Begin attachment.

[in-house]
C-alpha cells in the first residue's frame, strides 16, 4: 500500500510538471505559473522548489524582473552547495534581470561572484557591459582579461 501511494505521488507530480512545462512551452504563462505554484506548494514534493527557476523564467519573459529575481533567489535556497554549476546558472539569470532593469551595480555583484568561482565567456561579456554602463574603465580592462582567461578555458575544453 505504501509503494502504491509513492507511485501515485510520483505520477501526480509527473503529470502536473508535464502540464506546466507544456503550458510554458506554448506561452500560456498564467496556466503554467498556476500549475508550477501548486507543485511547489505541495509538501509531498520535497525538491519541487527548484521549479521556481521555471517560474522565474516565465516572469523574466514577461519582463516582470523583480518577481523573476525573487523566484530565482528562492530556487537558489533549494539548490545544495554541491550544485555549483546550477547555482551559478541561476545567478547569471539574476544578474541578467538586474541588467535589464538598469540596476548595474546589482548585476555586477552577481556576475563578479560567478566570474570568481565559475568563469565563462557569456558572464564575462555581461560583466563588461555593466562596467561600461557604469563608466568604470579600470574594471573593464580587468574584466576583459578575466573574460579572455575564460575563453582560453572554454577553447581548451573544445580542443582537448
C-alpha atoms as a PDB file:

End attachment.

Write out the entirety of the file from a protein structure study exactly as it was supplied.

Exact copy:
[in-house]
C-alpha cells in the first residue's frame, strides 16, 4: 500500500510538471505559473522548489524582473552547495534581470561572484557591459582579461 501511494505521488507530480512545462512551452504563462505554484506548494514534493527557476523564467519573459529575481533567489535556497554549476546558472539569470532593469551595480555583484568561482565567456561579456554602463574603465580592462582567461578555458575544453 505504501509503494502504491509513492507511485501515485510520483505520477501526480509527473503529470502536473508535464502540464506546466507544456503550458510554458506554448506561452500560456498564467496556466503554467498556476500549475508550477501548486507543485511547489505541495509538501509531498520535497525538491519541487527548484521549479521556481521555471517560474522565474516565465516572469523574466514577461519582463516582470523583480518577481523573476525573487523566484530565482528562492530556487537558489533549494539548490545544495554541491550544485555549483546550477547555482551559478541561476545567478547569471539574476544578474541578467538586474541588467535589464538598469540596476548595474546589482548585476555586477552577481556576475563578479560567478566570474570568481565559475568563469565563462557569456558572464564575462555581461560583466563588461555593466562596467561600461557604469563608466568604470579600470574594471573593464580587468574584466576583459578575466573574460579572455575564460575563453582560453572554454577553447581548451573544445580542443582537448
C-alpha atoms as a PDB file: